WISH YOU WERE HERE
A YA Novel by Elle Welch
For as long as I could remember, I had wanted to go away to summer camp. My older sister, Rachel, was five years my senior and seemed to be allowed to do anything and everything that I wasn’t. I would sit on her floor watching as she would carefully fold her clothes and place them gingerly into her duffel bag. Denim shorts, halter tops, multiple swimsuits, and boxer shorts with baggy t-shirts were the lucky chosen items that got to go away with her. Even her flip flops got to go, but not me.
Every year it was the same routine. Rachel would find some incredible sounding far off place, fully equipped with not much more than a bed and a roof to cover her head, and my parents would write out a check. Next thing I knew, I was back on her floor, sulking while she opened and closed drawers, muttering to herself.
“Mom, where’s the sunscreen?” she hollered one year.
I had hidden it under my bed. It was my way of sticking it to her, I guess. Her punishment for being born years ahead of me and having the gall to happily board a plane that would whisk her off to somewhere, while I would remain behind, bored and alone.
I hope you get a terrible sunburn and you have to come home early!
“We’ll pick some up on the way to the airport,” my mom shouted from the other room.
Rachel nodded to herself and continued packing. I stomped out of her room, but she hardly noticed me. I bent over and took a quick peek under my bed. The sunscreen lotion sat between my stuffed monkey wearing a tuxedo and my box of Barbie clothes. Even if they stopped to buy some more before Rachel left, I still retained my satisfaction from having made them slightly inconvenienced at most.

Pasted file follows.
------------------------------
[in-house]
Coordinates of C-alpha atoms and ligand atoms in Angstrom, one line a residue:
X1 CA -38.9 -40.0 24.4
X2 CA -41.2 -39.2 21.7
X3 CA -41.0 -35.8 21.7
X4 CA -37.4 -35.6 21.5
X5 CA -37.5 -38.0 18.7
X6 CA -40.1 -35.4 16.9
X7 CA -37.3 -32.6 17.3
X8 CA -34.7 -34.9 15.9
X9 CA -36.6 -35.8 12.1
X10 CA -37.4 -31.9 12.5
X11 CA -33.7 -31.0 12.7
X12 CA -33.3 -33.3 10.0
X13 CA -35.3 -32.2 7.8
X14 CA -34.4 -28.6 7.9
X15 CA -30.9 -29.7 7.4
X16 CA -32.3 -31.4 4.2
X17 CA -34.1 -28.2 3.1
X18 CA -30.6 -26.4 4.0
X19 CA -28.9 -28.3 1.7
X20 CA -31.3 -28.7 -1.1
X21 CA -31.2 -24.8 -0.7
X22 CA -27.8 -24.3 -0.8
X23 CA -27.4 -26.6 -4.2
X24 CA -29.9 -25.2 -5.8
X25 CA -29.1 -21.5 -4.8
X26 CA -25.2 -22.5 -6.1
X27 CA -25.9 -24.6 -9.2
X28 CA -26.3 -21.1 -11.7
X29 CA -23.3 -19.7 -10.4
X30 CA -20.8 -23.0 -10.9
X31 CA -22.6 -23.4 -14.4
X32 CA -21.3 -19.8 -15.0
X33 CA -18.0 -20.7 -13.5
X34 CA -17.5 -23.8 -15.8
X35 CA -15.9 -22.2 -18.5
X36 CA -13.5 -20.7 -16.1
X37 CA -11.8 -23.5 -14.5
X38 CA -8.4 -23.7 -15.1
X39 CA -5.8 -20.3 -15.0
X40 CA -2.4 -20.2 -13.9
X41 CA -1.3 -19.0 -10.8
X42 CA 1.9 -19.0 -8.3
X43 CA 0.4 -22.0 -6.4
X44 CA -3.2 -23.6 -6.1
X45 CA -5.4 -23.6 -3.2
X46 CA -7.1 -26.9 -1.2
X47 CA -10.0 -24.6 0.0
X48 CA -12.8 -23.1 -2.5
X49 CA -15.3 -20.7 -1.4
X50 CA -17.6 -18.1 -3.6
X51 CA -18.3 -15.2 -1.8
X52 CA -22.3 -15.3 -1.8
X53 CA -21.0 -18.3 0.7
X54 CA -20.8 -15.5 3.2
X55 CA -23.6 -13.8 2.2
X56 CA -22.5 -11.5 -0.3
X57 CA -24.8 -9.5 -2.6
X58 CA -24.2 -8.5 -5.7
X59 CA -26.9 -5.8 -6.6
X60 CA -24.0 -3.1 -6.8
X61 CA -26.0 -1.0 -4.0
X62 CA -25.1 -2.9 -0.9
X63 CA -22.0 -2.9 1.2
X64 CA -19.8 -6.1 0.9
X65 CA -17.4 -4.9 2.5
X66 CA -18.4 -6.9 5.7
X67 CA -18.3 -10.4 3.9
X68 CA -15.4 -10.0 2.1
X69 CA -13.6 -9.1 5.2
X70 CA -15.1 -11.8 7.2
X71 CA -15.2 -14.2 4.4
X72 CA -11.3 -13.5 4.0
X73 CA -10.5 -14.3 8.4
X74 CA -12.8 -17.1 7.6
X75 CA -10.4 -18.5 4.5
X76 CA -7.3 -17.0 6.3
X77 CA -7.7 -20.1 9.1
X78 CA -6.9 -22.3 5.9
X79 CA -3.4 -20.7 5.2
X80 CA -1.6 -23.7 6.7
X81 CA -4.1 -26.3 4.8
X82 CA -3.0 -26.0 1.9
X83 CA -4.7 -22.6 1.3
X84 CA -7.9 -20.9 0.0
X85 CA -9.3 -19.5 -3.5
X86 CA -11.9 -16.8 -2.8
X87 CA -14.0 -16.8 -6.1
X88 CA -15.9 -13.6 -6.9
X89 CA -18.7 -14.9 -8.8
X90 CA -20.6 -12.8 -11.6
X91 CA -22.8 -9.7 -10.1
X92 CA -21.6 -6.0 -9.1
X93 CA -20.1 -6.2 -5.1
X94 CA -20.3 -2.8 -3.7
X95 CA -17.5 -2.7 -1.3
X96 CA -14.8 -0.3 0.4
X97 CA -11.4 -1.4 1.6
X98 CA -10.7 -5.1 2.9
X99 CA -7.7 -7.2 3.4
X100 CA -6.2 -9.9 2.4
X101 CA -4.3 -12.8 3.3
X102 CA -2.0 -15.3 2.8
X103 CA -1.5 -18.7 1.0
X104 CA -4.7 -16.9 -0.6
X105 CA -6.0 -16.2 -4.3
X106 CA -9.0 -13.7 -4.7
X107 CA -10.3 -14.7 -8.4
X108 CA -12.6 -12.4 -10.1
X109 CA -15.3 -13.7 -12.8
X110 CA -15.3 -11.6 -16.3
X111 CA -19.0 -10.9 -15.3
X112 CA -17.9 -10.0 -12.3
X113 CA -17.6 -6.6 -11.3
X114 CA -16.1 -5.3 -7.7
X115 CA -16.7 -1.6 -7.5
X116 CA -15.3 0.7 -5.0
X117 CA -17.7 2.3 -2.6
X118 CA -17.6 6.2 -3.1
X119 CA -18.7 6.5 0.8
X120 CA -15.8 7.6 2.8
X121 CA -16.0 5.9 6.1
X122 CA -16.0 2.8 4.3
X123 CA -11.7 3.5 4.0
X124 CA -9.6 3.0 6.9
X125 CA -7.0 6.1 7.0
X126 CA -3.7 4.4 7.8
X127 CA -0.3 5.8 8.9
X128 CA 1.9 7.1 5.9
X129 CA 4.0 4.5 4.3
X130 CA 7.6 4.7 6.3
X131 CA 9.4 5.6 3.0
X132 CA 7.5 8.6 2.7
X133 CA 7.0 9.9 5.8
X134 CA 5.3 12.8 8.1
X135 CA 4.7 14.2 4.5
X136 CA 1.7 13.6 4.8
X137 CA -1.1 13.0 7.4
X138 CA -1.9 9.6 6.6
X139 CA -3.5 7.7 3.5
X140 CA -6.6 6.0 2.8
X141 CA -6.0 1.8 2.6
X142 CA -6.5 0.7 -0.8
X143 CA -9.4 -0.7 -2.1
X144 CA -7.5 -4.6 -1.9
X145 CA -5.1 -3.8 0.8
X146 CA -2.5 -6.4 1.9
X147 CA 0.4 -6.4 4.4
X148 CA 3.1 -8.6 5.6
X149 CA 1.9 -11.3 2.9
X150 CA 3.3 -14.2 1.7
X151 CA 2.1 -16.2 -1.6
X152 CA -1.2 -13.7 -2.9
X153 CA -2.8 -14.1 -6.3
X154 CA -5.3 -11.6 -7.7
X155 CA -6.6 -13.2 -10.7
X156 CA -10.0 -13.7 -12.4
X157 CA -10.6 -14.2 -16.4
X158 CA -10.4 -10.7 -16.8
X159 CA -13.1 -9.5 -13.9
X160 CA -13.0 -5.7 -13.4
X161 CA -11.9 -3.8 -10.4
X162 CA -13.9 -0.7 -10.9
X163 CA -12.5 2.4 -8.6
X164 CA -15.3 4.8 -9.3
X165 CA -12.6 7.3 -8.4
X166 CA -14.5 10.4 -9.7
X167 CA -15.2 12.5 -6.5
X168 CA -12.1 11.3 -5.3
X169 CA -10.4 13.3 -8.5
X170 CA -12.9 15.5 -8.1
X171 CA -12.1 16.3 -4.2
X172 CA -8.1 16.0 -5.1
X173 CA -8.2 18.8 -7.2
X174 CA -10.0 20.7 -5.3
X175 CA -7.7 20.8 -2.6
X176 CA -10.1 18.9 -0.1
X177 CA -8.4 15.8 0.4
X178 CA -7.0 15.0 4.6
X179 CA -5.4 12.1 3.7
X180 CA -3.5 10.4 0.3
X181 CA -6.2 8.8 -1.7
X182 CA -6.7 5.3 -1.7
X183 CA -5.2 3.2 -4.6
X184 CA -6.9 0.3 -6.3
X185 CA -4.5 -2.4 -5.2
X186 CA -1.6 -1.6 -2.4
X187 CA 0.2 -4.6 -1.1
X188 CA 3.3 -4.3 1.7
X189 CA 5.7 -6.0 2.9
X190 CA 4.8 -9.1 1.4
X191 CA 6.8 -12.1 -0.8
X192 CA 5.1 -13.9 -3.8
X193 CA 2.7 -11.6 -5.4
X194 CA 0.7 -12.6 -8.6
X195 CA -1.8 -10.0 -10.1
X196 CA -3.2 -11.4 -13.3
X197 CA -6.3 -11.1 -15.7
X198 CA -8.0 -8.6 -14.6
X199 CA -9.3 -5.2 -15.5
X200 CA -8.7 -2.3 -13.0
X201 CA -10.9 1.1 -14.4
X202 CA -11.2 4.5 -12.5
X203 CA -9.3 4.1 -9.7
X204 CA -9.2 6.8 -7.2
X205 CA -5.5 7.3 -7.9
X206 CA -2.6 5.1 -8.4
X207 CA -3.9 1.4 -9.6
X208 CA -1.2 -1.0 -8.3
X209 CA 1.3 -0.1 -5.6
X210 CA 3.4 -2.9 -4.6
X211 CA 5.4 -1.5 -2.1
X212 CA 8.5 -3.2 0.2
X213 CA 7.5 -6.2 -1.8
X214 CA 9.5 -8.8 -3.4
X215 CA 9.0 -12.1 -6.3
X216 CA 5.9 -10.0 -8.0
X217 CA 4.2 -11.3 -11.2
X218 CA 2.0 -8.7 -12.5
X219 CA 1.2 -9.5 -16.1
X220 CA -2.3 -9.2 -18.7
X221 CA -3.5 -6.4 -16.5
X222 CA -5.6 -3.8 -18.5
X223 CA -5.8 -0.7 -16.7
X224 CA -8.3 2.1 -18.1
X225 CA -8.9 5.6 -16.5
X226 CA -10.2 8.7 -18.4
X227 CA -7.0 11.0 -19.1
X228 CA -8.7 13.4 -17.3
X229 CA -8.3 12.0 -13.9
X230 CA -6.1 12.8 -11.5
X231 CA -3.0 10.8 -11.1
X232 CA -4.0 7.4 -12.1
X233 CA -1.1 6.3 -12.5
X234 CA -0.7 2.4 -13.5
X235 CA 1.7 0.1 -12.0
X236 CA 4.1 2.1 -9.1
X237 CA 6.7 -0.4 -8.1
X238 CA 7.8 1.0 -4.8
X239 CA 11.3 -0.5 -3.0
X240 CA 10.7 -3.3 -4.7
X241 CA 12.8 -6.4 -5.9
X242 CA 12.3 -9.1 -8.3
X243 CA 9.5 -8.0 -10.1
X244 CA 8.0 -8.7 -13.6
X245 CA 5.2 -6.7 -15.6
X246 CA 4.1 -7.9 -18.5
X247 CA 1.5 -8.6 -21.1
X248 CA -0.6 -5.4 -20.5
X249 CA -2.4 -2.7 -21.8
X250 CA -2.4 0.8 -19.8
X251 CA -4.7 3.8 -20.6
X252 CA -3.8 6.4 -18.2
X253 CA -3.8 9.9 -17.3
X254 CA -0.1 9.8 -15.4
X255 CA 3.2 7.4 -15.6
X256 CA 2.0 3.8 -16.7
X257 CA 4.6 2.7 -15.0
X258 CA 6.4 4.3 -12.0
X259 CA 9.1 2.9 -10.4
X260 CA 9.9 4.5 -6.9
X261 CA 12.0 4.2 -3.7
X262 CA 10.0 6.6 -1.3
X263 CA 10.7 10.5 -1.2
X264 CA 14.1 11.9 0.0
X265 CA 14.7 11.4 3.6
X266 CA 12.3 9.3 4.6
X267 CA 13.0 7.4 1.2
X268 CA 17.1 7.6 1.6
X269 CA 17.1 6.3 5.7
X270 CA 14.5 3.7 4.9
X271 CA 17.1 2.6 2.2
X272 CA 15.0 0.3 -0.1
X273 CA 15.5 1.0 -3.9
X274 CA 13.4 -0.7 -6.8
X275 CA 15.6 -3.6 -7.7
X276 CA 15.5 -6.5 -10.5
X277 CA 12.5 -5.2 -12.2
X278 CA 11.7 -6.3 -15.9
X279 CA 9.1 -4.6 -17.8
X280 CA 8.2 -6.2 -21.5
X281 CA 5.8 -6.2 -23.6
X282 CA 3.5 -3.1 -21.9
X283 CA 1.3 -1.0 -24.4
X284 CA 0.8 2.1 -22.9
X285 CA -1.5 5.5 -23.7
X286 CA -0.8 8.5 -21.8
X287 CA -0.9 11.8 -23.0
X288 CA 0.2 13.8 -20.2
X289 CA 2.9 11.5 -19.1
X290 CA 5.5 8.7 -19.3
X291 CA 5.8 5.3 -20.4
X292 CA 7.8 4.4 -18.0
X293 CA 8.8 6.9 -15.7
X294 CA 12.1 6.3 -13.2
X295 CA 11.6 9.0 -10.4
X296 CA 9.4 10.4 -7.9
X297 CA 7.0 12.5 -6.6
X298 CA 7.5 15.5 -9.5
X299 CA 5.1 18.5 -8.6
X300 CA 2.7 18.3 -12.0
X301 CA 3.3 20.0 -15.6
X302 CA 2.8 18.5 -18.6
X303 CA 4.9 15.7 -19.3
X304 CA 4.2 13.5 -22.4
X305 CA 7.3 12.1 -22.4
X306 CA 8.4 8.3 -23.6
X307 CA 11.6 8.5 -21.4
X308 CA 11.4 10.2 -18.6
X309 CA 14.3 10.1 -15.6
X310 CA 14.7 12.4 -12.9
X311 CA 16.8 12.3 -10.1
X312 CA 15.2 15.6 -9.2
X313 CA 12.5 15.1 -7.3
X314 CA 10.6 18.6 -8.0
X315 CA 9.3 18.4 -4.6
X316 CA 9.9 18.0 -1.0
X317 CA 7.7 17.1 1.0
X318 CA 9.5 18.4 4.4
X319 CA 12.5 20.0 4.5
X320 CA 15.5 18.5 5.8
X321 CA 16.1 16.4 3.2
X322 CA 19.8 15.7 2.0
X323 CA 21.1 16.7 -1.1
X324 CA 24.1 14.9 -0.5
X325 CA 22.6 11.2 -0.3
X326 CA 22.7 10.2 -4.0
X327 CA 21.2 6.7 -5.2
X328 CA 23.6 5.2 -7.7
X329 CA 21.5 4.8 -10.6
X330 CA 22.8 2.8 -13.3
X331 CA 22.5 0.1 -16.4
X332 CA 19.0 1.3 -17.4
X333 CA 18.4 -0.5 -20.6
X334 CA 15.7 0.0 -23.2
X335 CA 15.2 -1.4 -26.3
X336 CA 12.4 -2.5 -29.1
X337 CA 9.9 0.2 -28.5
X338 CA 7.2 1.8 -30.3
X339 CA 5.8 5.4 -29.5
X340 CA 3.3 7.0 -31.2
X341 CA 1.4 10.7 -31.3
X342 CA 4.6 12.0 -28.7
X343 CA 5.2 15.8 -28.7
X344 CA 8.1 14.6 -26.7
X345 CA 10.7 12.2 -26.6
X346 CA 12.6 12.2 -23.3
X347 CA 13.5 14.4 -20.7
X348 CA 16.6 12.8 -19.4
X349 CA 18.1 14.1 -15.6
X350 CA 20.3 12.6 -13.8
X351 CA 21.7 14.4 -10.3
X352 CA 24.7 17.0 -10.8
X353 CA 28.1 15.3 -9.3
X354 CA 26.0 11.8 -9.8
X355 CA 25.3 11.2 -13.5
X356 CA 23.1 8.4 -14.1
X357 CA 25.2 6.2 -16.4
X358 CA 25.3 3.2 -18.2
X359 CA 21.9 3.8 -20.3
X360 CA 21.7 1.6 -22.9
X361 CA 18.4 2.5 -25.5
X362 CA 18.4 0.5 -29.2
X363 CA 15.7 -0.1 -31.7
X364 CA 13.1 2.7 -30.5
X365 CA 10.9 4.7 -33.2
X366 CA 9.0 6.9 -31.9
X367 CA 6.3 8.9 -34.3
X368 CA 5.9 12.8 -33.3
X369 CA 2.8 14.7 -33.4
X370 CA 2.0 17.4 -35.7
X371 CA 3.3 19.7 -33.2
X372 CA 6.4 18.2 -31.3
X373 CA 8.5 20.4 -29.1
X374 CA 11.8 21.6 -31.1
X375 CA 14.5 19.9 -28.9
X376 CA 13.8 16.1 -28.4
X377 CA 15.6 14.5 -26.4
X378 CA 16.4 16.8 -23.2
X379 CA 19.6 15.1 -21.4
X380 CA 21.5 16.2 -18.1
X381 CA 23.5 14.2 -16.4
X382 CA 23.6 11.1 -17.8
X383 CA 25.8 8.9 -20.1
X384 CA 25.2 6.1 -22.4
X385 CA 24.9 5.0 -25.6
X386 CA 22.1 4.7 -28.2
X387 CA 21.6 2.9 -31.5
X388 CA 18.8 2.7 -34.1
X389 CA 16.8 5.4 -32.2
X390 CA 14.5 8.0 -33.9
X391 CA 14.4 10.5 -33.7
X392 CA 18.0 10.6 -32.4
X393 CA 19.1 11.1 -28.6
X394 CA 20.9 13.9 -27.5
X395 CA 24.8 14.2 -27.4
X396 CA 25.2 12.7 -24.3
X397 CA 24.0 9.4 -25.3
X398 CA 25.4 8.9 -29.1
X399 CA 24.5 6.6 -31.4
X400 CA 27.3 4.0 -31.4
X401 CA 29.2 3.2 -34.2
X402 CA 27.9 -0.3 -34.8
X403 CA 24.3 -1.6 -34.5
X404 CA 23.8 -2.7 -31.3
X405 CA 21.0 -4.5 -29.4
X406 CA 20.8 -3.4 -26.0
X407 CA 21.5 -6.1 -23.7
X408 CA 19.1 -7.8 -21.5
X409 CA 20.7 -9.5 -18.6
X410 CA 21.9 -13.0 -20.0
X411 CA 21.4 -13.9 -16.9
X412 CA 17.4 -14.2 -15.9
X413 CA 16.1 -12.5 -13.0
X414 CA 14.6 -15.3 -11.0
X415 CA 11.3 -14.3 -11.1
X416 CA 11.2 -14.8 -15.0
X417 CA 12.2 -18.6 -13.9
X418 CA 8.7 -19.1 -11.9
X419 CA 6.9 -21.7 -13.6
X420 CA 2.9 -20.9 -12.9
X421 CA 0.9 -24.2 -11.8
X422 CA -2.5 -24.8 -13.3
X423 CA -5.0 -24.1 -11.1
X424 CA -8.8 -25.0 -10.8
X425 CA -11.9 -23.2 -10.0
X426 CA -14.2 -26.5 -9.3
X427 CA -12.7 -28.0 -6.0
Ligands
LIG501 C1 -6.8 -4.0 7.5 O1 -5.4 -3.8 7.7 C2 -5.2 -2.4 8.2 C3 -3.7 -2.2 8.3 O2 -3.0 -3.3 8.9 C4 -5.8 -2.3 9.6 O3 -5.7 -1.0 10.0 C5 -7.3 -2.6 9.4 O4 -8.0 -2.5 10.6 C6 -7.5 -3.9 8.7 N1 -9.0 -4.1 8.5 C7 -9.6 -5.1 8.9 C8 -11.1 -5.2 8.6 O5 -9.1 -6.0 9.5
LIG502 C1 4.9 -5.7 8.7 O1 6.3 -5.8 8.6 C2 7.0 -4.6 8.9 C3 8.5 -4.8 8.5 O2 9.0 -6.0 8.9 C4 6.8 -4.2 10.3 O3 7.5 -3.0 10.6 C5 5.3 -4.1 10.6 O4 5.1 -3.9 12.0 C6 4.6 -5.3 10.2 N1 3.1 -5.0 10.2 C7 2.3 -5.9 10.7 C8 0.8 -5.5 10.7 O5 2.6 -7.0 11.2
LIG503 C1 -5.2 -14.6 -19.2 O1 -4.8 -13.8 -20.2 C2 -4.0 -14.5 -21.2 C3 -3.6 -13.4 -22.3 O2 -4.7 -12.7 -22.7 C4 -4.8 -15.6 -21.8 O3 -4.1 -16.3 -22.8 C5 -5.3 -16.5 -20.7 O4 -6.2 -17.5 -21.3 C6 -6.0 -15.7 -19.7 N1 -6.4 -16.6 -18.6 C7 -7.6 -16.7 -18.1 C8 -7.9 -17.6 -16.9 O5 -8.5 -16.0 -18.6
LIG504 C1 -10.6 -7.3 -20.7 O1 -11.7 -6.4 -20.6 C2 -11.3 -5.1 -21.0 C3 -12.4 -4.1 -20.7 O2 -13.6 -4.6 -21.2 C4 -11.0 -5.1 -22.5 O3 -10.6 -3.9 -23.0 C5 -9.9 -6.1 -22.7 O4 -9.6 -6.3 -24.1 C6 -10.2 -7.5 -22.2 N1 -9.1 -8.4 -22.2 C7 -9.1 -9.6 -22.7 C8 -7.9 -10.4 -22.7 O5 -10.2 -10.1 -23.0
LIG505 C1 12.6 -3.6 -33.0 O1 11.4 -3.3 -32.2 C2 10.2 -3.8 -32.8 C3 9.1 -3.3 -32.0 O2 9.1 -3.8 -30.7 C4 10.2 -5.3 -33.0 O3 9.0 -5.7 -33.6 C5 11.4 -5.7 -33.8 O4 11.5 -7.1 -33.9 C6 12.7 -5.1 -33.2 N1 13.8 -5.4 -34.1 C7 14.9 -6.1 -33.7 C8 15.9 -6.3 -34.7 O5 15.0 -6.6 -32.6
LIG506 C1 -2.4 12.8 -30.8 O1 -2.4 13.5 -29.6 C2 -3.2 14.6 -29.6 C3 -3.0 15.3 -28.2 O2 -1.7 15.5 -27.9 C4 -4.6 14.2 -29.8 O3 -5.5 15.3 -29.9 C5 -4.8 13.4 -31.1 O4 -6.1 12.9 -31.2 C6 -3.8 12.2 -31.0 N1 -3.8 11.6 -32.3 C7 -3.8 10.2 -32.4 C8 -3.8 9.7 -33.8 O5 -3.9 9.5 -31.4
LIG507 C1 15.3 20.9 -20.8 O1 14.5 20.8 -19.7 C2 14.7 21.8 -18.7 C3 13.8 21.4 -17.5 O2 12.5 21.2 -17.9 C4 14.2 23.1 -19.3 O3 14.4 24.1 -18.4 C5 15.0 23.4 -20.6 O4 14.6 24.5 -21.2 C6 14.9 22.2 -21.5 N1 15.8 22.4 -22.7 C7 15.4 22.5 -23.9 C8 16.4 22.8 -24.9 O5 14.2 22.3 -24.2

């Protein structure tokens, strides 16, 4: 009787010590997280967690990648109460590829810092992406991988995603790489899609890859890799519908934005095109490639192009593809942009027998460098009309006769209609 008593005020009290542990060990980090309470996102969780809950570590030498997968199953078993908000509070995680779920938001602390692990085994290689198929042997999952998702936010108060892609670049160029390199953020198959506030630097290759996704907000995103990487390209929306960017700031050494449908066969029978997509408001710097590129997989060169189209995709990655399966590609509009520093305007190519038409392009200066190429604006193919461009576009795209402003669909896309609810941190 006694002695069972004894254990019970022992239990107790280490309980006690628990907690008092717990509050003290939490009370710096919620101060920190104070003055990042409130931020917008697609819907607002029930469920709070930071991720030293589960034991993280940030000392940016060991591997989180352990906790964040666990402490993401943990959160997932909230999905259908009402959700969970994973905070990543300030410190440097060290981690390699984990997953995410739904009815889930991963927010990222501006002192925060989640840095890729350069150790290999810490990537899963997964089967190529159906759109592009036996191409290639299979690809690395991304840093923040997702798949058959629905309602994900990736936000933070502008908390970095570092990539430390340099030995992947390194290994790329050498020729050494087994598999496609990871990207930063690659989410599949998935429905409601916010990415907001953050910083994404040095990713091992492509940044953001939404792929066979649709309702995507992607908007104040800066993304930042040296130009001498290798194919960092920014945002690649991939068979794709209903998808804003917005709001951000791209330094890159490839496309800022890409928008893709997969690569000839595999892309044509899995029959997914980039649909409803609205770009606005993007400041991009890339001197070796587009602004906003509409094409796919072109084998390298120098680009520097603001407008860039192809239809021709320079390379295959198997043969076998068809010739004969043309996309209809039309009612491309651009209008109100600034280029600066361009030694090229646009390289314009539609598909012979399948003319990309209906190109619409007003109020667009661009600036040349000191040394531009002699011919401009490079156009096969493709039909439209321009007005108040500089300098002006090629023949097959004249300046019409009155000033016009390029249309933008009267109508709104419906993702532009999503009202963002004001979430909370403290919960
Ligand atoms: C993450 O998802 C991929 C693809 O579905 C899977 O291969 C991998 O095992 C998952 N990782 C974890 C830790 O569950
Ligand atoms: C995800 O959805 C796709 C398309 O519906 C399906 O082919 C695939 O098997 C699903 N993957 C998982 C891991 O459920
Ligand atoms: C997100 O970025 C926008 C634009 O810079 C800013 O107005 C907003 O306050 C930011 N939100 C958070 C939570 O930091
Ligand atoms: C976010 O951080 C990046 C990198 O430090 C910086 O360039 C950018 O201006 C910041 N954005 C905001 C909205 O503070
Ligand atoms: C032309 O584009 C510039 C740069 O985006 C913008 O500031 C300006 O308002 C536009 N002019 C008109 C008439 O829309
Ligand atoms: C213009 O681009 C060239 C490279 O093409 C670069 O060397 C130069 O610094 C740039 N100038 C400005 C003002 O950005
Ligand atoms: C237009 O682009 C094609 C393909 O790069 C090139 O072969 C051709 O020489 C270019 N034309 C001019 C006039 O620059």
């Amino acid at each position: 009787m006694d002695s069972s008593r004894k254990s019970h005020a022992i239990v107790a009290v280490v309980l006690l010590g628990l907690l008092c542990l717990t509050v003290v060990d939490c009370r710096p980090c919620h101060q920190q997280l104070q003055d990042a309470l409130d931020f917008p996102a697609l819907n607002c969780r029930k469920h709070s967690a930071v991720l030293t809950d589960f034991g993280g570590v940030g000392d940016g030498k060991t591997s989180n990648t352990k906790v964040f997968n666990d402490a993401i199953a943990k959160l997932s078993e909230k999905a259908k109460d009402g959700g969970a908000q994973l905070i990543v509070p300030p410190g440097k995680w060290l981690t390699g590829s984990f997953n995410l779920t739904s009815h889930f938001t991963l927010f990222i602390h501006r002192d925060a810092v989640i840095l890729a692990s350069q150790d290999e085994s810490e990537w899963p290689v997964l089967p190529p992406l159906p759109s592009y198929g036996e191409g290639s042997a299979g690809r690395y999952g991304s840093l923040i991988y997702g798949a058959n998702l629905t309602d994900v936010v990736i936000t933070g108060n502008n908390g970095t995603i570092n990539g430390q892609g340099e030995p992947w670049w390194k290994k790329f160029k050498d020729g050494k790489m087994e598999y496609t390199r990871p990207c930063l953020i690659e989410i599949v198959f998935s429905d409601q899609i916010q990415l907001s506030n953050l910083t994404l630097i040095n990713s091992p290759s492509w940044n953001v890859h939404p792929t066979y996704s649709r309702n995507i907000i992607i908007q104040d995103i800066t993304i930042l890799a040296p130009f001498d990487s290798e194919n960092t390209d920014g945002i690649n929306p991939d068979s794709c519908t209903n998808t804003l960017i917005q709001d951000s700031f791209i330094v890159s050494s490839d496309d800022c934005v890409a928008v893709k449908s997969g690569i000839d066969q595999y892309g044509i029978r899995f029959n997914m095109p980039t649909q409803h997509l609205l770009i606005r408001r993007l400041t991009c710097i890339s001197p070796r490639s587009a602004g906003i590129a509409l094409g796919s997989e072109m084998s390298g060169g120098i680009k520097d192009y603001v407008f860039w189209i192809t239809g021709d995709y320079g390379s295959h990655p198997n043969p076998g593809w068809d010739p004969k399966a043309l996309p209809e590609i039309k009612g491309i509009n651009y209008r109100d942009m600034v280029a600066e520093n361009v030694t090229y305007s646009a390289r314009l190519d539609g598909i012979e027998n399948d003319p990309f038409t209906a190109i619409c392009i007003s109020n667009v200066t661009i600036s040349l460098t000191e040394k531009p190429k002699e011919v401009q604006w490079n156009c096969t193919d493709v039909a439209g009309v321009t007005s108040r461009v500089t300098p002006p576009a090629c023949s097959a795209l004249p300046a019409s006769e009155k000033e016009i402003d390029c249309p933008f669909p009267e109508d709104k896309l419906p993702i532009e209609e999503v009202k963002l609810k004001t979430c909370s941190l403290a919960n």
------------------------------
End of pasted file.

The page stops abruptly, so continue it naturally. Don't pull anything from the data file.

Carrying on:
I found that sunscreen bottle four years later when I was cleaning under my bed. You’d think I’d laugh at my childlike behavior. But as soon as I saw it, the same jealousy and anger came flooding back and I wore a smile of satisfaction for the rest of that day knowing it was still safely hidden away.
My mom would try to even things out by offering all types of day camps for me. Dance camps, sports camps, horse riding camps, and even space camp....I’d heard of them all. But I turned them all down because my mom never said the one thing I had really wanted. Sleepaway camp.
Finally, one year as I was preparing for yet another summer of lying around the house or walking down to our community pool, my mom stood in the doorway. Her face had an expression that reminded me of the time she had first tried sushi. Confused, unsure, but committed.
“Ry,” she said one afternoon. “You still want to go away to camp over the summer?”
I stared at her. Was this a joke?
“Okay, then. You can go away to camp, like your sister,” my mom said and I ran and hugged her, my arms stretched around her waist as I thanked her over and over again.
That summer and every summer thereafter, I would go away to camp. It was always somewhere new, always by myself. I loved visiting places I’d never been to and going somewhere where no one knew me. It was the chance to meet new friends, reinventing myself, and leaving the school year behind. I was carefree, adventurous, and naively excited.
But all of that changed the summer after I turned sixteen.